Getting my start in Charleston, SC, I had the opportunity to work closely with a lot of different local purveyors and farmers. I really valued those relationships and made sure to forge new connections wherever I went, whether that was to Greenville, SC or Asheville, NC. I’m constantly inspired by the seasons and the fresh, high-quality ingredients that come with it. I try to honor these purveyors and their work — letting the natural flavors and textures of the ingredients shine throughout the menu.

Can you share the funniest or most interesting story that happened to you since you opened Asheville Proper? What was the lesson or take away?

MINDI: Back when we first opened, we were having our busiest night yet. I was working in the dining room and Owen was in the kitchen. With our open kitchen and wood-fired hearth, I could see that he was having a hard time keeping the fire lit. Long story short, after many, many attempts to light the wood and, most importantly, keep it lit and hot for service, we realized the wood had not been properly dried by the purveyor we had sourced it from. We had to learn this lesson the hard way, but we learned the importance of sourcing quality wood from a trusted source — especially when the kitchen depends on it. Now, we consistently purchase kiln dried firewood from the same trusted partner we know we can count on. Live fire can be somewhat unpredictable, so the ability to control the fuel is important.

Can you tell us a story about the hard times that you faced when you first getting started? How did you overcome this obstacle?

MINDI: Everything was much more difficult when we opened. We dealt with the typical construction delays and curveballs, but trying to open a restaurant in 2020 came with its own unique challenges, roadblocks, and unknowns. We started construction in November of 2019. In February 2020, we received our permits, and by March 2020, everything had shut down. At the time, a lot of contractors didn’t want to start projects because they didn’t know what was going to happen or if they were even going to have workers.

On top of that, supply chain issues were posing challenges with sourcing construction equipment, materials, and more. Our restaurant supply company just shut down one day and didn’t know if they were going to be able to bring in the entire kitchen. We had a contractor who was doing tilework, but he only wanted to work if there was no one else in the building. So, coordinating all of that was chaos to say the least.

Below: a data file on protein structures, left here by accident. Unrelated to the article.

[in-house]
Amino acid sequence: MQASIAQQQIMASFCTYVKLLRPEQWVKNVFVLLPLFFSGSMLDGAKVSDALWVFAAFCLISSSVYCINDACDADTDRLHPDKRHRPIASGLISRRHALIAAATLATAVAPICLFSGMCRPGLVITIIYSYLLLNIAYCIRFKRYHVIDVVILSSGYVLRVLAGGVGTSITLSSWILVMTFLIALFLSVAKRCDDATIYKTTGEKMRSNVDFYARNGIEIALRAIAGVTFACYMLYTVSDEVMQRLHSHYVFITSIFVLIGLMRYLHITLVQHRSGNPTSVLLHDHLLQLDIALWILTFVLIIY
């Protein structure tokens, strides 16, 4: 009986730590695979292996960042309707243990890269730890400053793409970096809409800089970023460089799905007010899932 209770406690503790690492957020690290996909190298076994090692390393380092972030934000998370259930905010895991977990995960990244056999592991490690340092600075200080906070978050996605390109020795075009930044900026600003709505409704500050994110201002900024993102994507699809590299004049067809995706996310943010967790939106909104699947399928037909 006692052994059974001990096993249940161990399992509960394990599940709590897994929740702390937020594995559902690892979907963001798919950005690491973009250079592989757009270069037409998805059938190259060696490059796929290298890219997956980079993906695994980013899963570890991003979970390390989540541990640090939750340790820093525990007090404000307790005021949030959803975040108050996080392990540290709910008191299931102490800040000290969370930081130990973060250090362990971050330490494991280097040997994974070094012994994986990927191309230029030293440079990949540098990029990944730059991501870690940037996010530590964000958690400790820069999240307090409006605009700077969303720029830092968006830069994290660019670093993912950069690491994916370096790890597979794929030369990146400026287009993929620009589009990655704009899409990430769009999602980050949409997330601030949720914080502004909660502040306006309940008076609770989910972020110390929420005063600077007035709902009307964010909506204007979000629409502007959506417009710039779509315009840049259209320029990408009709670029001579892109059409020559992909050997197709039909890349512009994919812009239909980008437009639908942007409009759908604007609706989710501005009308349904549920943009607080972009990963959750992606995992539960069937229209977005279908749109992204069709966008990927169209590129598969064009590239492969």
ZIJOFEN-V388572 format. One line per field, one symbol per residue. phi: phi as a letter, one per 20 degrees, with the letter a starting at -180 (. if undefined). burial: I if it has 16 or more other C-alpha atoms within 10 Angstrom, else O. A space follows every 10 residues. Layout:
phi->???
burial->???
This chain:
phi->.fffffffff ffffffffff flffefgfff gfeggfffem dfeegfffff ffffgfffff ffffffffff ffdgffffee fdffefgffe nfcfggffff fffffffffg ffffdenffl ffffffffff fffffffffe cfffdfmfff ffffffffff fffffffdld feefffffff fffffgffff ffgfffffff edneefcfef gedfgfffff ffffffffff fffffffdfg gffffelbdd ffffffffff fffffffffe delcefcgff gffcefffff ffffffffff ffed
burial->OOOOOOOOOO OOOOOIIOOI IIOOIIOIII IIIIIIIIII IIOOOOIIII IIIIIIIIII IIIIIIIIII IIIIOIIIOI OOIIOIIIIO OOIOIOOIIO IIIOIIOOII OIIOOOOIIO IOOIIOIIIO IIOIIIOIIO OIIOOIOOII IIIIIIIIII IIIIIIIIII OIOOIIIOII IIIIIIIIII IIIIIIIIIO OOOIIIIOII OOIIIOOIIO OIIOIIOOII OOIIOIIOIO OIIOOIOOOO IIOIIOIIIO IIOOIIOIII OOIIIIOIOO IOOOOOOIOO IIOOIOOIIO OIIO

Our initial construction timeline was supposed to be 6 weeks, with an opening slated for May 2020 — but after one thing and then another, we stopped setting a goal and just went with it. We finally opened our doors in August 2020, when indoor dining was limited to 50% capacity in the city of Asheville. Even since then, we’ve learned to take it one day at a time.

In your experience, what is the key to creating a dish that customers are crazy about?

OWEN: I like to start with the very best ingredients I can source and then build my dish around that — incorporating different textures and flavors that allow the ingredients to shine.

While the preparation changes seasonally, the dry aged Duck Breast has remained a top seller. It’s aged in-house, so the skin gets super crispy, and the meat stays tender and chewy. Our dry ager displays the menu’s proteins, and what’s the come, right in the dining room. It’s fun because it’s not something you see everywhere, and guests can see the process in real time.

Personally, what is the ‘perfect meal for you’?

OWEN & MINDI: Food, ambiance, drinks, and service. When you focus equally on all aspects, you’ll have the perfect meal. We prefer an ambience that’s casual and comfortable yet refined enough for date night or a special occasion.

But truth be told, with four kids, any meal we’re able to enjoy uninterrupted is the perfect meal. We like to get out and have date night. We’re big seafood people, a couple dozen oysters with housemade ginger beer is a go-to.

Where does your inspiration for creating come from? Is there something that you turn to for a daily creativity boost?